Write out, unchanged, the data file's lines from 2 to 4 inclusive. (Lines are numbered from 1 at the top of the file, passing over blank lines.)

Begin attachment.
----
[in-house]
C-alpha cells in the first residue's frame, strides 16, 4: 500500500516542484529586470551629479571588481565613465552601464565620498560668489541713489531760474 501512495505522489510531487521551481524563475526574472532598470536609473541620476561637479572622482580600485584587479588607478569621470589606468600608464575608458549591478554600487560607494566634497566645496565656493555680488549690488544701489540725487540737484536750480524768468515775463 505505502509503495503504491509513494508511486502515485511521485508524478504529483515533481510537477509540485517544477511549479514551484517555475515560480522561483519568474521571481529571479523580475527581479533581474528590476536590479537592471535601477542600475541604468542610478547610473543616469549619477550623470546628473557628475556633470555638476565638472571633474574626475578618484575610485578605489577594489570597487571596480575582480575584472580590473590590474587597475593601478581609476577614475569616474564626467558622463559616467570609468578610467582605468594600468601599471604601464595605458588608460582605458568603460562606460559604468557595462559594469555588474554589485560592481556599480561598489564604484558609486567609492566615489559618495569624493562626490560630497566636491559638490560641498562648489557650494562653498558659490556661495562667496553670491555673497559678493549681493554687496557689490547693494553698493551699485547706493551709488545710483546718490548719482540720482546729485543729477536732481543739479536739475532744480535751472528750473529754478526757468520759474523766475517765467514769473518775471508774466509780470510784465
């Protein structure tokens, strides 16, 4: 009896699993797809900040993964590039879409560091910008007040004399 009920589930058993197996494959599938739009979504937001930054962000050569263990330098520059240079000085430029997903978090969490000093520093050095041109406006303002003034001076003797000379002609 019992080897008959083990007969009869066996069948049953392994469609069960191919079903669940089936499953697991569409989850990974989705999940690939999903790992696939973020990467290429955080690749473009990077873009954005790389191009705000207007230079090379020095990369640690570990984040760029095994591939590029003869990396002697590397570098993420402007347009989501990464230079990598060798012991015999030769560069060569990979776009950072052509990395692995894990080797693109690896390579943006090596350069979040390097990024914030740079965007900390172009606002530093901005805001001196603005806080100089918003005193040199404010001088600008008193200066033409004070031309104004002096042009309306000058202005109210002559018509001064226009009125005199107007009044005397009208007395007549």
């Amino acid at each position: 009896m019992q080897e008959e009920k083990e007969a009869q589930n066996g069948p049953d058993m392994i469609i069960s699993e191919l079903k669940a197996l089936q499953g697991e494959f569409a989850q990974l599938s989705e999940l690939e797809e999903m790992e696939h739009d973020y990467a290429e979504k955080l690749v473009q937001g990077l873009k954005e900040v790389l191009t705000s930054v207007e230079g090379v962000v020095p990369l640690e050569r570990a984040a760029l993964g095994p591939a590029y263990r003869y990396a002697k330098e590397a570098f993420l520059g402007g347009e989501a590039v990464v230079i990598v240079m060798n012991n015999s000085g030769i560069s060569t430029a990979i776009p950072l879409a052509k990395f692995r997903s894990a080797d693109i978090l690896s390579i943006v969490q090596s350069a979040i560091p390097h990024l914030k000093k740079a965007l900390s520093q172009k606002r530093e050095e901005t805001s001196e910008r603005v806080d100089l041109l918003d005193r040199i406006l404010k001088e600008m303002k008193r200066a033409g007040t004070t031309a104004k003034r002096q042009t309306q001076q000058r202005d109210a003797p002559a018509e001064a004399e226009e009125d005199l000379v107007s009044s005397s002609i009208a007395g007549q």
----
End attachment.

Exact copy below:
C-alpha cells in the first residue's frame, strides 16, 4: 500500500516542484529586470551629479571588481565613465552601464565620498560668489541713489531760474 501512495505522489510531487521551481524563475526574472532598470536609473541620476561637479572622482580600485584587479588607478569621470589606468600608464575608458549591478554600487560607494566634497566645496565656493555680488549690488544701489540725487540737484536750480524768468515775463 505505502509503495503504491509513494508511486502515485511521485508524478504529483515533481510537477509540485517544477511549479514551484517555475515560480522561483519568474521571481529571479523580475527581479533581474528590476536590479537592471535601477542600475541604468542610478547610473543616469549619477550623470546628473557628475556633470555638476565638472571633474574626475578618484575610485578605489577594489570597487571596480575582480575584472580590473590590474587597475593601478581609476577614475569616474564626467558622463559616467570609468578610467582605468594600468601599471604601464595605458588608460582605458568603460562606460559604468557595462559594469555588474554589485560592481556599480561598489564604484558609486567609492566615489559618495569624493562626490560630497566636491559638490560641498562648489557650494562653498558659490556661495562667496553670491555673497559678493549681493554687496557689490547693494553698493551699485547706493551709488545710483546718490548719482540720482546729485543729477536732481543739479536739475532744480535751472528750473529754478526757468520759474523766475517765467514769473518775471508774466509780470510784465
């Protein structure tokens, strides 16, 4: 009896699993797809900040993964590039879409560091910008007040004399 009920589930058993197996494959599938739009979504937001930054962000050569263990330098520059240079000085430029997903978090969490000093520093050095041109406006303002003034001076003797000379002609 019992080897008959083990007969009869066996069948049953392994469609069960191919079903669940089936499953697991569409989850990974989705999940690939999903790992696939973020990467290429955080690749473009990077873009954005790389191009705000207007230079090379020095990369640690570990984040760029095994591939590029003869990396002697590397570098993420402007347009989501990464230079990598060798012991015999030769560069060569990979776009950072052509990395692995894990080797693109690896390579943006090596350069979040390097990024914030740079965007900390172009606002530093901005805001001196603005806080100089918003005193040199404010001088600008008193200066033409004070031309104004002096042009309306000058202005109210002559018509001064226009009125005199107007009044005397009208007395007549």
């Amino acid at each position: 009896m019992q080897e008959e009920k083990e007969a009869q589930n066996g069948p049953d058993m392994i469609i069960s699993e191919l079903k669940a197996l089936q499953g697991e494959f569409a989850q990974l599938s989705e999940l690939e797809e999903m790992e696939h739009d973020y990467a290429e979504k955080l690749v473009q937001g990077l873009k954005e900040v790389l191009t705000s930054v207007e230079g090379v962000v020095p990369l640690e050569r570990a984040a760029l993964g095994p591939a590029y263990r003869y990396a002697k330098e590397a570098f993420l520059g402007g347009e989501a590039v990464v230079i990598v240079m060798n012991n015999s000085g030769i560069s060569t430029a990979i776009p950072l879409a052509k990395f692995r997903s894990a080797d693109i978090l690896s390579i943006v969490q090596s350069a979040i560091p390097h990024l914030k000093k740079a965007l900390s520093q172009k606002r530093e050095e901005t805001s001196e910008r603005v806080d100089l041109l918003d005193r040199i406006l404010k001088e600008m303002k008193r200066a033409g007040t004070t031309a104004k003034r002096q042009t309306q001076q000058r202005d109210a003797p002559a018509e001064a004399e226009e009125d005199l000379v107007s009044s005397s002609i009208a007395g007549q």